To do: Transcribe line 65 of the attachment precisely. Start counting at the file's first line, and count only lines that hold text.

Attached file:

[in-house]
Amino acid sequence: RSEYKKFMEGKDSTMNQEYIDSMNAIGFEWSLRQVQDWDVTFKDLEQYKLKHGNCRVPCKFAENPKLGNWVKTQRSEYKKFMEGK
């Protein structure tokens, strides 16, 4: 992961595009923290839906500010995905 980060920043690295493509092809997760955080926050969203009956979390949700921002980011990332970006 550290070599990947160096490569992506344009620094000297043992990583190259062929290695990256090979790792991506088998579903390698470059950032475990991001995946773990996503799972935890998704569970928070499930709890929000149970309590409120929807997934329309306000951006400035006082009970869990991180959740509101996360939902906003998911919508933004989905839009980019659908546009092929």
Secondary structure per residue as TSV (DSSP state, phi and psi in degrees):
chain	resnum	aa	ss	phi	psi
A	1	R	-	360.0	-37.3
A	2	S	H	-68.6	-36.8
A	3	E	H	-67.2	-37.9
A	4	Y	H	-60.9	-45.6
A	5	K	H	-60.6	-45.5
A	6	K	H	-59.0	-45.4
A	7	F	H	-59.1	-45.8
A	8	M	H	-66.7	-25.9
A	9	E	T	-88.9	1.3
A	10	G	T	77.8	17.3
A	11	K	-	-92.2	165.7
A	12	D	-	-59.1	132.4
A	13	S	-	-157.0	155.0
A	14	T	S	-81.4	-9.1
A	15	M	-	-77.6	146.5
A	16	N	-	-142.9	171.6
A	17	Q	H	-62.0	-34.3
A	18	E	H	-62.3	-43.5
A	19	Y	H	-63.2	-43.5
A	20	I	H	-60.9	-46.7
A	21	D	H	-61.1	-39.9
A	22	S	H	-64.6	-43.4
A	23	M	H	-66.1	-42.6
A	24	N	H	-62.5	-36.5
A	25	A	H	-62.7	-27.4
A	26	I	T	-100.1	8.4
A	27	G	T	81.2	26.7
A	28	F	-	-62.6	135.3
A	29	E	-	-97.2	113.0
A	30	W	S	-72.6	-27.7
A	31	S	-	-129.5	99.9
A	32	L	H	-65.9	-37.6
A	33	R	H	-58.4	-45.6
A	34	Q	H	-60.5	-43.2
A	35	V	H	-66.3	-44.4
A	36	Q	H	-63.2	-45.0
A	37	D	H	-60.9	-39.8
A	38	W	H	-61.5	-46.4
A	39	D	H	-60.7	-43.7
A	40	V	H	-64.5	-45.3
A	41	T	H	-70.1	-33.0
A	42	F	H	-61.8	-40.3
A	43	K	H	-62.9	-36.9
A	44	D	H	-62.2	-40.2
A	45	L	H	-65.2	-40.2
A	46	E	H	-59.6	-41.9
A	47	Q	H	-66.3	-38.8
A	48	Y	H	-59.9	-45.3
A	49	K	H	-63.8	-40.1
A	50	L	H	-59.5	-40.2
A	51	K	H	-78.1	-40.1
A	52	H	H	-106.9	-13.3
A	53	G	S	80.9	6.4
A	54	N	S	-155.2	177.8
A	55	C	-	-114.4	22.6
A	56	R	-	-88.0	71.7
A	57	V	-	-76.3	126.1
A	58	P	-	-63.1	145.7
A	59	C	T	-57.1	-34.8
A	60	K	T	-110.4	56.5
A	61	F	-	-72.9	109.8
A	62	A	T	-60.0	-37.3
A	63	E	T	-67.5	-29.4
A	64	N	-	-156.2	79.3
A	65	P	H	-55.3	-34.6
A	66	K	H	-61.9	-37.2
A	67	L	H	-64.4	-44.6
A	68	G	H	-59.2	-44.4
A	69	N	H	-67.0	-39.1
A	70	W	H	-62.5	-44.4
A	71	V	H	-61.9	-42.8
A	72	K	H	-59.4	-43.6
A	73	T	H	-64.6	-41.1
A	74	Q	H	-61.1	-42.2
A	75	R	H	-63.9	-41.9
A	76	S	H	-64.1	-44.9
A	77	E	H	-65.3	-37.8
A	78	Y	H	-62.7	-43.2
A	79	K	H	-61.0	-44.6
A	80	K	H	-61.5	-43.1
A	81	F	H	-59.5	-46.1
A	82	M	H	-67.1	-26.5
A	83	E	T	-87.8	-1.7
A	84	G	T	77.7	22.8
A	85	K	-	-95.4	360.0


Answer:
A	60	K	T	-110.4	56.5